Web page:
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I am a building a site right now that has a lot of chat messages and social communication moving between users in both real-time and accessed through archives (text material, not images). I want to give the users the most secure experience possible and want to run everything through https. I'd say around 30% of the site really doesn't need https, but due to all the cross-frame javascript communication used in the site, it would be a development hassle to code things to work around cross-site scripting security measures. I am also using xhr long polling (ape ajax-push engine) for streaming data so I would also have many concurrent open connections running through stunnel.

My question is this: I have seen physical firewalls with hosts that can handle several hundred thousand regular concurrent connections but only several hundred concurrent ssl connections. In general, does scalability of physical firewalls deteriorate heavily with https vs http? Especially given that around 90% of all logged in users to the site will have a open connection to the server using the ape-engine for real-time data. If so, what options are there for firewalls to handle this situation properly for ssl while still allowing for scalability?

I understand the open ended nature of this question. What I am really just looking for what experiences other developers have had with such situations, how they have handled it, and what kind of hardware they have found useful in such cases. I can recode the site for https and http usage, but that's a last ditch option.

btw: The site is running on a LAMP stack. It will have to scale to around 1 million concurrent users so scalability really is important. (Let's not turn this into a debate about "your site will never get that large")

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2 Answers 2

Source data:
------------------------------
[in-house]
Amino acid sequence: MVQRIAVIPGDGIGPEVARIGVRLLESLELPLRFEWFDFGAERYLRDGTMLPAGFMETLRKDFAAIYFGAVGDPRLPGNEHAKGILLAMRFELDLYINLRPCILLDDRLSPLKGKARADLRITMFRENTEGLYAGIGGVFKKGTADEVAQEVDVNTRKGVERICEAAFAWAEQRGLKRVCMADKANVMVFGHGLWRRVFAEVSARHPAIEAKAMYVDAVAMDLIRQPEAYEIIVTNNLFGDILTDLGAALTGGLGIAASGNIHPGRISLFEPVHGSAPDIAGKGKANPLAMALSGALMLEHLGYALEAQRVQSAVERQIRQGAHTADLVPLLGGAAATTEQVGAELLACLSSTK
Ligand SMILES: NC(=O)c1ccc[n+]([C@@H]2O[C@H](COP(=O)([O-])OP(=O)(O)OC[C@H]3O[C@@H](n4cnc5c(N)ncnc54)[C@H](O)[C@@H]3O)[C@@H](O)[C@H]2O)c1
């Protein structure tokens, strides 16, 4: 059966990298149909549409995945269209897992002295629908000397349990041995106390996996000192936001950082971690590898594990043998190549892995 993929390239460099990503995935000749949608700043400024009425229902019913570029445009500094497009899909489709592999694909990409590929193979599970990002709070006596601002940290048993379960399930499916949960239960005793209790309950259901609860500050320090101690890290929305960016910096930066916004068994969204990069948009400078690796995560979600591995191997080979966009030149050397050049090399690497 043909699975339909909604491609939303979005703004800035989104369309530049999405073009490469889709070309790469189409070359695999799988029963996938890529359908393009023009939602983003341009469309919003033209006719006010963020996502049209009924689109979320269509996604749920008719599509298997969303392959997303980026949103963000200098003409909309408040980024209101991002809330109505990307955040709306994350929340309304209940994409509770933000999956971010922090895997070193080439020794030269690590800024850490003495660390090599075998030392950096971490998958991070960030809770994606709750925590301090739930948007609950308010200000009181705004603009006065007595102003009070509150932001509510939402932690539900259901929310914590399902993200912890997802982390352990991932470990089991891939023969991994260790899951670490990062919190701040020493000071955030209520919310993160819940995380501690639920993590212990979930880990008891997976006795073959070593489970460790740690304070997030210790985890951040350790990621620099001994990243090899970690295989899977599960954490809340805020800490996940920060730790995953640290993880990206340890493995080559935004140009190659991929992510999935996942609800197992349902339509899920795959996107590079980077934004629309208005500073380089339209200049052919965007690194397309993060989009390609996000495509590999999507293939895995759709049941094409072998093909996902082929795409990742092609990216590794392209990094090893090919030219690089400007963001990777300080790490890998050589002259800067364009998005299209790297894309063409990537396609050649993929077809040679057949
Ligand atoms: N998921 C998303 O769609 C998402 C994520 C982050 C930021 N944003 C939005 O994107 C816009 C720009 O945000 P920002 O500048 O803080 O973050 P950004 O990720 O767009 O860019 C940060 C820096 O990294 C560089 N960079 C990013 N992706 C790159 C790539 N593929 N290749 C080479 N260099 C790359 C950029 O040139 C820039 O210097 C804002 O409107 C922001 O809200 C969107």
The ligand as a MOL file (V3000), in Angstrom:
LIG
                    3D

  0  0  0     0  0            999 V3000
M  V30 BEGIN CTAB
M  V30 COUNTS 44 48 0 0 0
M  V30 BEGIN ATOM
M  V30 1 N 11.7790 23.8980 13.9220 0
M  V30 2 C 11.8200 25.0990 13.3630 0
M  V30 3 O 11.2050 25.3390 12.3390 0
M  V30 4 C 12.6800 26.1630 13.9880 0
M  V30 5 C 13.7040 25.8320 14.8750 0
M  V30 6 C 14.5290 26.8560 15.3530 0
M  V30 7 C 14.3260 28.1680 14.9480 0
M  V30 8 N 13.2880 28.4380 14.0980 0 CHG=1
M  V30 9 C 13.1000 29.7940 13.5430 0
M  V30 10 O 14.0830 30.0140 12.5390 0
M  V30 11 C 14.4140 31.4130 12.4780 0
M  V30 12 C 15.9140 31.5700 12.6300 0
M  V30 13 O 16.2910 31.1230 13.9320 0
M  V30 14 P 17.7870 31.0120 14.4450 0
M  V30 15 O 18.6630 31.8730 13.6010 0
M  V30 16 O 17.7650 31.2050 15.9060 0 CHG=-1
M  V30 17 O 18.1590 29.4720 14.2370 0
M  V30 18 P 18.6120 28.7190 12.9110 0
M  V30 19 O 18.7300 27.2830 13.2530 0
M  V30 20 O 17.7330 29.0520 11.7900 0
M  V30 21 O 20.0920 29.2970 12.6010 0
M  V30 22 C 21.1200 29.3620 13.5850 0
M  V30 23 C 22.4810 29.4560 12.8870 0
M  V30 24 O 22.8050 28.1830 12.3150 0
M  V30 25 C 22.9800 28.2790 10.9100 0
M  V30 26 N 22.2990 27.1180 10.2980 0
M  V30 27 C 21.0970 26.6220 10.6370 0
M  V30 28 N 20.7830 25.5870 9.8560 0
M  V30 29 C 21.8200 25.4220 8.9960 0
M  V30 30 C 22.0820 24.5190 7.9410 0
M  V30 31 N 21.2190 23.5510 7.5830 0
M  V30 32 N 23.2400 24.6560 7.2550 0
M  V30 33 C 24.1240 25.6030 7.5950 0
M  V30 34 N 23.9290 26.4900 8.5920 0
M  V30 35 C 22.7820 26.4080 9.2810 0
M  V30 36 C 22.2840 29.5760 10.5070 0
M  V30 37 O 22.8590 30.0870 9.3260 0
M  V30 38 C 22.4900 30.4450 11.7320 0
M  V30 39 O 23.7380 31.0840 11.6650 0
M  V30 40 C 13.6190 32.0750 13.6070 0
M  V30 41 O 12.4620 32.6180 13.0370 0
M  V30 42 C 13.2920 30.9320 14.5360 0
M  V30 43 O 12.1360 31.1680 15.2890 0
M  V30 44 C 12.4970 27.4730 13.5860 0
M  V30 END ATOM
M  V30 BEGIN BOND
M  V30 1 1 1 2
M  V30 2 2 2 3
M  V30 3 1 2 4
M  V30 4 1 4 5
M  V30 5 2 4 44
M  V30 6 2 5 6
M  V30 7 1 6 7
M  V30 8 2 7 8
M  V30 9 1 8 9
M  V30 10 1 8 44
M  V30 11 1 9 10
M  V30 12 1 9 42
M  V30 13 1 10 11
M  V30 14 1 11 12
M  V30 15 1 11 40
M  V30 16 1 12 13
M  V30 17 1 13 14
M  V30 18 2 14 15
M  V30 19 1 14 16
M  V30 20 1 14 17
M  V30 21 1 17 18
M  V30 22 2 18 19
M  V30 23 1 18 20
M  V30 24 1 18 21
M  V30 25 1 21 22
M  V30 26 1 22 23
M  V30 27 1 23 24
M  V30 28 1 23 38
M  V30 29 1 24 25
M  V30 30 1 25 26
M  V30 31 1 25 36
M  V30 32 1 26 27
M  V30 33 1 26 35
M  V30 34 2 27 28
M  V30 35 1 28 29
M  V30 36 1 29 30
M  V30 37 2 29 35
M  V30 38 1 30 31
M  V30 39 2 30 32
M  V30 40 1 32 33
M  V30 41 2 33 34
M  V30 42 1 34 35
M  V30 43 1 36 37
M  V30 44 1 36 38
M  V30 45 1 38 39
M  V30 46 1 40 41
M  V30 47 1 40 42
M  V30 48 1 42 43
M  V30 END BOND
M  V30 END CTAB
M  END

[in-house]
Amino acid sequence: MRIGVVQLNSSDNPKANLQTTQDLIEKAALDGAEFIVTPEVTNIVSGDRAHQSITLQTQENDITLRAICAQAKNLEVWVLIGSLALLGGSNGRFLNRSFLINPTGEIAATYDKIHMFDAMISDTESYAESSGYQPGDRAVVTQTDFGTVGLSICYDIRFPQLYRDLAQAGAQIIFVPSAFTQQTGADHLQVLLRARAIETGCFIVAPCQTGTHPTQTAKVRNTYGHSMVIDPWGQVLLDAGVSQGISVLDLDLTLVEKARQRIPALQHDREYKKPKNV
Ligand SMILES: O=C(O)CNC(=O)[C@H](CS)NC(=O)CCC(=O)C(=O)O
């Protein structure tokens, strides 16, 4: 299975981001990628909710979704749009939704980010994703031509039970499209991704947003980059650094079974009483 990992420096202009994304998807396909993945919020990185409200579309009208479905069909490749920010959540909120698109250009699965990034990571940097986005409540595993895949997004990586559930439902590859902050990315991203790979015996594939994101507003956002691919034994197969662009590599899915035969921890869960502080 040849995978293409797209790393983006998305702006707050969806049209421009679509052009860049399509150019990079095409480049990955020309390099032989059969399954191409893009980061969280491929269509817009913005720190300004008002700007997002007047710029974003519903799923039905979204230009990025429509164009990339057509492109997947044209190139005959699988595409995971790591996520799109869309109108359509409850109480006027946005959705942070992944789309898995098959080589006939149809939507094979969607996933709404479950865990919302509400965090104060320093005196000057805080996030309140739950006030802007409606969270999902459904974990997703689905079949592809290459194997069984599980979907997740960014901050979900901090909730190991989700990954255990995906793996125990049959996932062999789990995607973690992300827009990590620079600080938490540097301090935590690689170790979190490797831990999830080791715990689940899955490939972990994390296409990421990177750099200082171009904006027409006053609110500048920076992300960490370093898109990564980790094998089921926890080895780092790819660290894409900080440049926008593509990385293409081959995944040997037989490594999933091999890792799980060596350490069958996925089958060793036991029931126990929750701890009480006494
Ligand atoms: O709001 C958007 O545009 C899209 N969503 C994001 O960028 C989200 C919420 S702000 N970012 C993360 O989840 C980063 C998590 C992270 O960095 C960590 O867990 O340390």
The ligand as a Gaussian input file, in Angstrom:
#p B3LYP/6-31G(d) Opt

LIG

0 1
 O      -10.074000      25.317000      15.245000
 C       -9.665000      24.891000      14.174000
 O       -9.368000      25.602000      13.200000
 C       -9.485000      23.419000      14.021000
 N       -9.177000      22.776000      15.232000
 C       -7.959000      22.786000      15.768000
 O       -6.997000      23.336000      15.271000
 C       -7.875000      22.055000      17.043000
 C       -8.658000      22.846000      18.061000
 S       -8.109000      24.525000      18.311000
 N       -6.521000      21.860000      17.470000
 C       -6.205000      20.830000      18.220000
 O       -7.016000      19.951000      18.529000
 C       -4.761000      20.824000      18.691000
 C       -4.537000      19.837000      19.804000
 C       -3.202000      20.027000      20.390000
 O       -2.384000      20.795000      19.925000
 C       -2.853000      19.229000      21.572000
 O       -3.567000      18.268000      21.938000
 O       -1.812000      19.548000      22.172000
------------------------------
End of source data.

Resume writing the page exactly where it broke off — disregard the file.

We're using F5 hardware loadbalancers here at work, and they can do SSL termination as part of what they do. They have taken a lot of load off of our servers by doing so, and we can scale horizontally much farther than we otherwise would have. The F5 model charges by concurrent SSL transactions per second, as defined by actively transmitting data in a given second, so that's hard to translate into from "1 million concurrent users" which is probably a session-count metric.

The key thing to note there is that these devices aren't a firewall in and of themselves. They're behind our firewall, we're just passing the tcp/443 traffic to them as we otherwise would tcp/80, and letting the devices shovel packets as needed. For SSL offloading, they're very efficient and come SSL certificate change-out time you only have to do it on a few devices instead of a bunch of servers.

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Given that the ssl traffic is being routed directly to the load balancers past the firewall, do these load balancers provide protection against attacks such as ddos? I'm looking for a way to have all traffic pass through the firewall. –  user57187 Oct 15 '10 at 2:07
    
All traffic IS being passed through a firewall, at the TCP level. The firewalls are not handling traffic at the HTTP level, though. –  sysadmin1138 Oct 15 '10 at 2:36
    
Gotcha. Thanks for clearing that part up. –  user57187 Oct 15 '10 at 4:52

Have a look at xmpp, and some of the cluster-able free servers, can scale is more suited to web app's that need conncurrent persistent connections.

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